How Residential Schools Fail Indigenous Students

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Too often, schools view First Nations students “through a deficit lens” as victims of their own circumstances who need to be “rescued,” O’Bryan said.

“The prevailing view…is that they feel like they can make decisions for children and families, which would never be the case if the child had white skin,” she said. “They sometimes seem to forget that the duty of care they owe to an Aboriginal student is exactly the same as the duty they owe to any other child in the school.

A talented student, Nicole soon won a scholarship to attend another all-girls private school during her VCE years. Although she aspired to become a doctor, she was told to lower her eyes.

“When I said I wanted to study medicine, they said, why don’t you try nursing? … There were a lot of low expectations of what I could accomplish.

Today, she is a doctor employed by one of Australia‘s leading universities. In her spare time, she tutors First Nations students at one of her former schools. The other school recently approached her, hoping to promote her work educating Indigenous girls.

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She told them that she hoped they were doing a much better job today than in her time.

However, the question is not one-sided. A residential education can transform the life of a young First Nations person, O’Bryan said.

“Some people who have had terrible experiences have said they will do it again tomorrow or send their own children because they recognize the value of education and if education requires sacrifice, they will do it anyway. an opportunity for the transformation of your life.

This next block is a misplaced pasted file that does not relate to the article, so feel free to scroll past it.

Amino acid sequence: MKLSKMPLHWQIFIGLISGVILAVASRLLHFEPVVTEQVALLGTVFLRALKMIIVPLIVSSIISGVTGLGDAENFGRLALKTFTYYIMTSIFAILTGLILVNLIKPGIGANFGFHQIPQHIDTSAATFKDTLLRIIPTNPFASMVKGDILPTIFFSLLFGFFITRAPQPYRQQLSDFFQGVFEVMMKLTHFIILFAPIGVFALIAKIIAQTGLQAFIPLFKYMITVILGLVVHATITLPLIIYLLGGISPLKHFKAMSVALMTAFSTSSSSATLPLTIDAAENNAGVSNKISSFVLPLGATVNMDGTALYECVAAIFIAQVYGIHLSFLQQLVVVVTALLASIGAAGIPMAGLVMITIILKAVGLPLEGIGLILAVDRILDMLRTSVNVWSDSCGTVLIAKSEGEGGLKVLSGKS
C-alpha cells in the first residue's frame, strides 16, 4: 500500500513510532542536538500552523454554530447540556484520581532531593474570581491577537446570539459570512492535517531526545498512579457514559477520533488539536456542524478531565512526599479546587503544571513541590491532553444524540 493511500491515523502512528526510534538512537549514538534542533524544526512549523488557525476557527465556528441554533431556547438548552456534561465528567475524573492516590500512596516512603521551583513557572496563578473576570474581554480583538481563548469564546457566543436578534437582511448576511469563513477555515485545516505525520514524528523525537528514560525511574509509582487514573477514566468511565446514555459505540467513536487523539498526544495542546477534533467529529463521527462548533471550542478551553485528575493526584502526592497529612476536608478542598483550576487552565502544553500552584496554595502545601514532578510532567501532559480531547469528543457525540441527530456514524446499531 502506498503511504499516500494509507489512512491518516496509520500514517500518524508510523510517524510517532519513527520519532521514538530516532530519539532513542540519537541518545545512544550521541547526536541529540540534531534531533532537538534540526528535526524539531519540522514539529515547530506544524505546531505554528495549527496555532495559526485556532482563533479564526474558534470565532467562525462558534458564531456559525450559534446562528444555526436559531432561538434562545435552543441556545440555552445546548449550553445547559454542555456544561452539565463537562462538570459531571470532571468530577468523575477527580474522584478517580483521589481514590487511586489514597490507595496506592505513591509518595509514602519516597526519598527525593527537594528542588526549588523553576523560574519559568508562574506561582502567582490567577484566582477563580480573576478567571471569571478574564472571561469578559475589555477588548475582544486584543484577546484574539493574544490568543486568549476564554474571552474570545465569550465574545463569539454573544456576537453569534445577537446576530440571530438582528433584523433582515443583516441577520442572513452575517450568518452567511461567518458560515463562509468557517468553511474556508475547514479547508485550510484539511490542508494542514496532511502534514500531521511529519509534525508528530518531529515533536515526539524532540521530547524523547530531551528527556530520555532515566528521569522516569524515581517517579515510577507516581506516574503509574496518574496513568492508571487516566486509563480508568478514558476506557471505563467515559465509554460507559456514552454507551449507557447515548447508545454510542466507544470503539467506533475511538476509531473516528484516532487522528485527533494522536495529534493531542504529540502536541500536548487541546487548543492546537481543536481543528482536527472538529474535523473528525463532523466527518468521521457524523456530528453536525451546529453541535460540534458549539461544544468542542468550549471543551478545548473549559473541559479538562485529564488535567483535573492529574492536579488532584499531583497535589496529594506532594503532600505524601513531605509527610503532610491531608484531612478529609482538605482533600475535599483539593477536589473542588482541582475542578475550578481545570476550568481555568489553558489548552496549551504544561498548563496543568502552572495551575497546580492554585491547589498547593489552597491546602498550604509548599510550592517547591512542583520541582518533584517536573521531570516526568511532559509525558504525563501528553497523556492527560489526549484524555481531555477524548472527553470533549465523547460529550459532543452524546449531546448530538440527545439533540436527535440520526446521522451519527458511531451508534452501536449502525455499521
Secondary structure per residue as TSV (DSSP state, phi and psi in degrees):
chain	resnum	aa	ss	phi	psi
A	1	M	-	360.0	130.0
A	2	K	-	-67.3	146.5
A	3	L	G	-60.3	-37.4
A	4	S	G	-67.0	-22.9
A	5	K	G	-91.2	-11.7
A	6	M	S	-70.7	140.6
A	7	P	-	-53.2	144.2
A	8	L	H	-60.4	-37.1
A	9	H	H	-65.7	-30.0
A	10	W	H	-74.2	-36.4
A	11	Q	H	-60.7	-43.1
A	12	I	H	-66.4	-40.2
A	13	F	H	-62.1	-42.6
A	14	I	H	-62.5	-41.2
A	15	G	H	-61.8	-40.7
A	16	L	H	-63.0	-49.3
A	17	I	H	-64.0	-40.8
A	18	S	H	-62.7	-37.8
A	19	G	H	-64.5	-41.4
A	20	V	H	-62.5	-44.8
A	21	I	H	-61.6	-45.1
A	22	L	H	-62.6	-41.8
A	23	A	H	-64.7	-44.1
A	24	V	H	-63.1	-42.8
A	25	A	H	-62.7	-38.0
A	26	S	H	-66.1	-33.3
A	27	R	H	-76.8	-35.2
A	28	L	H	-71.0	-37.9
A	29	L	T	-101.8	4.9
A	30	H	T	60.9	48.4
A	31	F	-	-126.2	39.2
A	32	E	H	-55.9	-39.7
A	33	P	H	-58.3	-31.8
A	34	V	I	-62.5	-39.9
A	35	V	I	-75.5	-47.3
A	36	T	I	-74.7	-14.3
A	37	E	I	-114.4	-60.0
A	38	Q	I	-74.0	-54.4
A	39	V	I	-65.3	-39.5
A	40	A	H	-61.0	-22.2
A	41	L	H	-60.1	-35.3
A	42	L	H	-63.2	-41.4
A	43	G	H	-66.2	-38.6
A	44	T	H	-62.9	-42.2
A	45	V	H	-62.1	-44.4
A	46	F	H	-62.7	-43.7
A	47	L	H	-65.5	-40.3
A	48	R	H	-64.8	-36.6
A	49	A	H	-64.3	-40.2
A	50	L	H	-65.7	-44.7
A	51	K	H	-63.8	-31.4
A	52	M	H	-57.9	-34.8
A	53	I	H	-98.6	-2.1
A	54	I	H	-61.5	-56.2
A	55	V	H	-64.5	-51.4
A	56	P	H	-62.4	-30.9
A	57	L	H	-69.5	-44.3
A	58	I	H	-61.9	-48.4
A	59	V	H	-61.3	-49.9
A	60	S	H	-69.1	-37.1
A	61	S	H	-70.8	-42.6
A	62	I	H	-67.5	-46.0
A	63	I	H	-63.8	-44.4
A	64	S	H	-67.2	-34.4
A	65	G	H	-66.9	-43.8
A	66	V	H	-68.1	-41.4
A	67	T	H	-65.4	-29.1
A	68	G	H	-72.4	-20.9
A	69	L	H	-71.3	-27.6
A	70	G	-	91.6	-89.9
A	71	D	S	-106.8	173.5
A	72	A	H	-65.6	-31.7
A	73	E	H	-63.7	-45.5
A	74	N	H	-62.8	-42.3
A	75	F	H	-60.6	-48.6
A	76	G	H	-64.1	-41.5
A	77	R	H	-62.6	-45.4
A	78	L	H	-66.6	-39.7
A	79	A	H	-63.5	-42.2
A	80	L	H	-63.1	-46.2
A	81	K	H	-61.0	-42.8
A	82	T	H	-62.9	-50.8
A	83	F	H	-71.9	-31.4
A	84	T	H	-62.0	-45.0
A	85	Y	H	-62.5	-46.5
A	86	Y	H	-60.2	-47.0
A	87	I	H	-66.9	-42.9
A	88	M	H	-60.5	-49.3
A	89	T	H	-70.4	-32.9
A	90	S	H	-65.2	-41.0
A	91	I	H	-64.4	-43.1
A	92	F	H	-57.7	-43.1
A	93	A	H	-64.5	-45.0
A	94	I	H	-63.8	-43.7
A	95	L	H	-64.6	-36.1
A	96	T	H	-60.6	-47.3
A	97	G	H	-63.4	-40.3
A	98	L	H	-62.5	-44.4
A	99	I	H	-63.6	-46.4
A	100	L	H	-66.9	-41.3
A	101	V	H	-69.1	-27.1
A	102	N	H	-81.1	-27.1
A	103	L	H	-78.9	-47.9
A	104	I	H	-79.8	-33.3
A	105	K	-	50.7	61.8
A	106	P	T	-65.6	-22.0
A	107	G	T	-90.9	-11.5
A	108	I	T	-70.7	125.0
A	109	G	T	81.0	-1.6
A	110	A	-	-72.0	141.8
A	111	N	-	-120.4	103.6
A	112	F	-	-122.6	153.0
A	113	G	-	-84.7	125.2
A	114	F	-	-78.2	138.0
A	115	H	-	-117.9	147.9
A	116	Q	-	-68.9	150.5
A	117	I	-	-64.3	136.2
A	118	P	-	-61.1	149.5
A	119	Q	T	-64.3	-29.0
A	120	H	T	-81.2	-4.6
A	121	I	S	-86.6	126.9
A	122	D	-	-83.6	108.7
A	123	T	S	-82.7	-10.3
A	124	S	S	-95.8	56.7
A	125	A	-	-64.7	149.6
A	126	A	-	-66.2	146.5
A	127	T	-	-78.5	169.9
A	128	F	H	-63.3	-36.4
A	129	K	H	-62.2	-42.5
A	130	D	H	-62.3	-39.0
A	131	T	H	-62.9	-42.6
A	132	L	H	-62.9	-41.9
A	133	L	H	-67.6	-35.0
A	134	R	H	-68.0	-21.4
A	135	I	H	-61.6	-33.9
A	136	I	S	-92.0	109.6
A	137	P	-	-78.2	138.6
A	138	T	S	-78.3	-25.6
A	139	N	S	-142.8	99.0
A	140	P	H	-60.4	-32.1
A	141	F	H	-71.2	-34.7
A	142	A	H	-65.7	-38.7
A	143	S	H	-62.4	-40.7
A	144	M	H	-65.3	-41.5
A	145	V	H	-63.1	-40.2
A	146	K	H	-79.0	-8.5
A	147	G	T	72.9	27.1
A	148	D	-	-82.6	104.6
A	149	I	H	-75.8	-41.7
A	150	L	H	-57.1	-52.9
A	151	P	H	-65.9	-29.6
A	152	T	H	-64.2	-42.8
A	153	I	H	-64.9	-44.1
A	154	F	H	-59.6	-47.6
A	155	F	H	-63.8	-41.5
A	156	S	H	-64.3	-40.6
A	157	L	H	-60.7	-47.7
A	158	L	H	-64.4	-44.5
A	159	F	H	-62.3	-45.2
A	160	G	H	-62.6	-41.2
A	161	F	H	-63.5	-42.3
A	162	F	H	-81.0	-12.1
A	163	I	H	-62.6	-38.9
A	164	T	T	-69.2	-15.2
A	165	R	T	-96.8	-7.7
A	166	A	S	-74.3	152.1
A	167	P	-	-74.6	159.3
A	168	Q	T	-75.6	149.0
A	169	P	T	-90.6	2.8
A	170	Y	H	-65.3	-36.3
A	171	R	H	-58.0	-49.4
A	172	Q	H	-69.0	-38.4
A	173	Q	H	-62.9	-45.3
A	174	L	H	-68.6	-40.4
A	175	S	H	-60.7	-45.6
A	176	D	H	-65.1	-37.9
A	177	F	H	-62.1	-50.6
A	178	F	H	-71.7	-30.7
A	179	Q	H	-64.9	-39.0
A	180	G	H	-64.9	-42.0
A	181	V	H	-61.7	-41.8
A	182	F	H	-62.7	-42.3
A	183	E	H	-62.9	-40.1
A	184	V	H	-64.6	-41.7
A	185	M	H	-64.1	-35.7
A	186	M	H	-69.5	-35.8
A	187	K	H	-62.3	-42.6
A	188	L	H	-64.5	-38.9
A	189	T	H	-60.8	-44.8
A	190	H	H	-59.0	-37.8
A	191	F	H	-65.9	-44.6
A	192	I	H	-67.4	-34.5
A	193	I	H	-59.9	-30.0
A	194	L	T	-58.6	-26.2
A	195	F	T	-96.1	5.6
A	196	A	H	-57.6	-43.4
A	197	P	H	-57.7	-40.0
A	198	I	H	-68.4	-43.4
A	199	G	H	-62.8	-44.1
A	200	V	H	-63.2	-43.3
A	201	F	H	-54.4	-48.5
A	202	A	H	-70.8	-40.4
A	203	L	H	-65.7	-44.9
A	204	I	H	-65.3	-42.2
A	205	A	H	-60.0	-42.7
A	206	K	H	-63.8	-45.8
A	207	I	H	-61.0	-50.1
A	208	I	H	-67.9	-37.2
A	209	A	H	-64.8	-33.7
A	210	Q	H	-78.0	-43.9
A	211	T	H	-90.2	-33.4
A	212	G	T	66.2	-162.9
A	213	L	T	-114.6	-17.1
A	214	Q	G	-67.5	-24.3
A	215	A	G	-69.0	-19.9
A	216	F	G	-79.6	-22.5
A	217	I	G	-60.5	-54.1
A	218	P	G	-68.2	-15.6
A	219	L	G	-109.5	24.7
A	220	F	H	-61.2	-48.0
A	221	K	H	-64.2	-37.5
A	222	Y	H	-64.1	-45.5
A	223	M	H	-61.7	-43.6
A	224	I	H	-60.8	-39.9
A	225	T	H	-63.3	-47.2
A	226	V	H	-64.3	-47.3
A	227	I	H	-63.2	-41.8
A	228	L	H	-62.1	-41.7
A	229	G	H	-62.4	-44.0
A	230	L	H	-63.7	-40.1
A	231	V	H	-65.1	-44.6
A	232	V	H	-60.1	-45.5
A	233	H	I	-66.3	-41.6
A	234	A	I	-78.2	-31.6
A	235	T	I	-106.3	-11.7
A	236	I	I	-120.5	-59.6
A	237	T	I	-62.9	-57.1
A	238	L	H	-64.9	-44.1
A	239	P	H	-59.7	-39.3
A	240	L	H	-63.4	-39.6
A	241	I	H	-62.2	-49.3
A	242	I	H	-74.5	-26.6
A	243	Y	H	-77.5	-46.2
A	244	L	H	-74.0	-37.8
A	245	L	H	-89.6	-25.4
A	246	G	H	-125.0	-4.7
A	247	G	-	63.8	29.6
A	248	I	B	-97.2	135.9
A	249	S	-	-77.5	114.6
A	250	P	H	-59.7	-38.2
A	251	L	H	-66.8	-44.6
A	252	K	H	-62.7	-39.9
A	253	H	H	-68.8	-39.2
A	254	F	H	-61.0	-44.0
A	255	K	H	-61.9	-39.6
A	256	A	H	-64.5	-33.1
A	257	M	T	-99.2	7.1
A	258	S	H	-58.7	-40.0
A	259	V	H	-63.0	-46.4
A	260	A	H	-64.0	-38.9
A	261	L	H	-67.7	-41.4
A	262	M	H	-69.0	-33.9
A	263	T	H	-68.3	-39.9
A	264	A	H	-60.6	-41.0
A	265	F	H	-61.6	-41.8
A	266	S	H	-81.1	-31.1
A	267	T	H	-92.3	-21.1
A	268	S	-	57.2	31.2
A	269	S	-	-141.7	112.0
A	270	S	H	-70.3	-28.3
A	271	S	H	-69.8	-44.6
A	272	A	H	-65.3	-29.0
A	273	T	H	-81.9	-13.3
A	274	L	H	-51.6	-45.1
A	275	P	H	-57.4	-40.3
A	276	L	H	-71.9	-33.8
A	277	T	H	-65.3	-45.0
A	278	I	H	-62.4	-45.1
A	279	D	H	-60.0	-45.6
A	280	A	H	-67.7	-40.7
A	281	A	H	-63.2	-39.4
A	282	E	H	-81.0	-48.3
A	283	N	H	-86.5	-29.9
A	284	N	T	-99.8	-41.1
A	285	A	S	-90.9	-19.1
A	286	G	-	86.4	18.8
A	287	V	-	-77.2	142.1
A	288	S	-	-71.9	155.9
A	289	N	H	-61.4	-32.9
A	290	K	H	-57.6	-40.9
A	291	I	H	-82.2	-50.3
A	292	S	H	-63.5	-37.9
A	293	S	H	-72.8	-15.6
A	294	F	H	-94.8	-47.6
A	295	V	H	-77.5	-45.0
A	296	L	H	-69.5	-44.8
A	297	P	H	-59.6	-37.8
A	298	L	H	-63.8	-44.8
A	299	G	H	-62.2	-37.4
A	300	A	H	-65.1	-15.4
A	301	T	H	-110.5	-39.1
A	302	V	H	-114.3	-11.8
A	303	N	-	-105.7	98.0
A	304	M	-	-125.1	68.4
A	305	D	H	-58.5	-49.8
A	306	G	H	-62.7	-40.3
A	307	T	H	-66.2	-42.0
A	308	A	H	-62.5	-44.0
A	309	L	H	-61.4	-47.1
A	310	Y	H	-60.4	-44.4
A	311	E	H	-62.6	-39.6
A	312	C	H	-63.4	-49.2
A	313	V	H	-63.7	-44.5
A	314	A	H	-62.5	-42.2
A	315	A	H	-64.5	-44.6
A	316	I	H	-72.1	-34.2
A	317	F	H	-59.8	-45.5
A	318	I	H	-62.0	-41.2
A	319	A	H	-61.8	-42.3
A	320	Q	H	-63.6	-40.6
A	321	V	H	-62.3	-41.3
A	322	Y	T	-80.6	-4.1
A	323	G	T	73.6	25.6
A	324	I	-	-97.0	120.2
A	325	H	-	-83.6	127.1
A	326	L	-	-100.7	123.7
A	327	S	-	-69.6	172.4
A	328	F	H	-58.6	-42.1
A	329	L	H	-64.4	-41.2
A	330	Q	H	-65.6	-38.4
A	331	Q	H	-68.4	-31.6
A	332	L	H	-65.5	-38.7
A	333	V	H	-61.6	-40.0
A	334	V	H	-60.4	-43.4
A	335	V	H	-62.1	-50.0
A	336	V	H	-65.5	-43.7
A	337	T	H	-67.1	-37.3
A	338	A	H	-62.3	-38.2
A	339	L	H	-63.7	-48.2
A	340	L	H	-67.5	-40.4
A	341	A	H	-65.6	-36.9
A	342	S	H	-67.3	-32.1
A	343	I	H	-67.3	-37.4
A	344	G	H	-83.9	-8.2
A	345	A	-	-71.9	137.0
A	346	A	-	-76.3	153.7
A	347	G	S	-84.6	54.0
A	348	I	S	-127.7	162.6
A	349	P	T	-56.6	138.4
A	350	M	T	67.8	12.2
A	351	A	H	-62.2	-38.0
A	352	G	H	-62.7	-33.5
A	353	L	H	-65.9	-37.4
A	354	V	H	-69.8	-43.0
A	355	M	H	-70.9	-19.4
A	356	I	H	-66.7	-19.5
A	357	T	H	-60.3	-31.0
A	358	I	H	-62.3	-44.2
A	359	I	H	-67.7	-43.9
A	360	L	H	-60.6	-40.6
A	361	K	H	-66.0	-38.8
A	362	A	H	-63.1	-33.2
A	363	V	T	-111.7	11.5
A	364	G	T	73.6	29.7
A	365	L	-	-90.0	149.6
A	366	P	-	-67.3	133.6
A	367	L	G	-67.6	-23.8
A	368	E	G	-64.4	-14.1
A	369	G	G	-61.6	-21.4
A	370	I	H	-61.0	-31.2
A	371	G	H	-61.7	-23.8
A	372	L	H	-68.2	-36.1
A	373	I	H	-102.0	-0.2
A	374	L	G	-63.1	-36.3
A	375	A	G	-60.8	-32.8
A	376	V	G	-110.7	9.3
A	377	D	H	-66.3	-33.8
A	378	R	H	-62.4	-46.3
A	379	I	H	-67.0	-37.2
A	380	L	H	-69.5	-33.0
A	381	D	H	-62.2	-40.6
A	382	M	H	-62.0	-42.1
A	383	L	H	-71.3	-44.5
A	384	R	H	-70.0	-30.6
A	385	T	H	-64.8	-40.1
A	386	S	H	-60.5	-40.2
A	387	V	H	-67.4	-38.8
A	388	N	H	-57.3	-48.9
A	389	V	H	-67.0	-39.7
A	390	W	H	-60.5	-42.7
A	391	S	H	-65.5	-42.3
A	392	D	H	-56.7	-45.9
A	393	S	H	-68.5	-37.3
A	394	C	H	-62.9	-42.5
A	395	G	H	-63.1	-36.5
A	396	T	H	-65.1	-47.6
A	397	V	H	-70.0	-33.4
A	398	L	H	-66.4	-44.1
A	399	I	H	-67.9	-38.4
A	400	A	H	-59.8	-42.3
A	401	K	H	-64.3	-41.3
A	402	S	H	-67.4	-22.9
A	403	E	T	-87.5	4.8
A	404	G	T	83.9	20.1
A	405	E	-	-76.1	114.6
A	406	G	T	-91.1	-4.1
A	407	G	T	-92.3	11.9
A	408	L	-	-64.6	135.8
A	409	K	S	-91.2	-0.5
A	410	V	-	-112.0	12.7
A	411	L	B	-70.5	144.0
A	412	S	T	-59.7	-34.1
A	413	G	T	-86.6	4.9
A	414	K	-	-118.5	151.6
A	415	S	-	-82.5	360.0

Some schools themselves agree that changes are needed.

Indigenous Education and Boarding Australia, which advocates for non-government schools enrolling First Nations students, has developed a code of practice it wants all schools to adhere to before enrolling Indigenous students.

He asked the Albanian government for federal funding of $800,000 to develop the code, with schools to provide an additional $400,000.

The code would include a commitment to train school personnel in a high level of cultural competence, to commit to maintaining strong relationships with students’ families and communities, and to uphold safeguards for student health and well-being. .

Chief executive Greg Franks said the number of First Nations students in Australian boarding schools had risen to around 6,000 before the pandemic hit, and schools needed guidance on how to support them .

“We recognize that families have traditionally been disempowered, that they had no voice and that once they ticked a box on an Abstudy form saying, ‘My money can go to this school’, for many, the relationship began and ended there,” Franks said.

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“The schools are talking, are the students ready? But the question is, are the schools ready? If they are unable to provide services that meet students’ needs and recognize their culture, then the school is not ready.

age spoke to the wellbeing co-ordinator of a Victorian school, who recently resigned, frustrated by the “unsafe” way he treats Aboriginal pupils.

The coordinator said a student who had exhibited suicidal thoughts was kicked out of class one day after turning a school tie into a noose, and only had access to a doctor a few days later. The student’s cousin, also a student, had recently committed suicide.

The boy was warned not to speak in his own language in class and would have his cell phone confiscated for disciplinary reasons, even though it was his only regular connection to his interstate family, and contact with the family was known to improve his mental health, the coordinator said.

The chief executive of the Australian Boarding Schools Association, Richard Stokes, defended the schools’ treatment of Indigenous students and said they had made immense strides in recent years in adapting their practices.

“Each of our boarding schools has recognized the need to have a close relationship with the Aboriginal community where the children come from,” Stokes said. “This wouldn’t have happened 10 years ago.”

Stokes said communities are also more appreciative of the opportunities an education outside the home can provide, academically and in areas such as sport and drama.

A spokesperson for the Minister for Indigenous Australians, Linda Burney, said the application for funding was under consideration. “It is the responsibility of all schools to provide a safe, welcoming and culturally appropriate environment for First Nations children.

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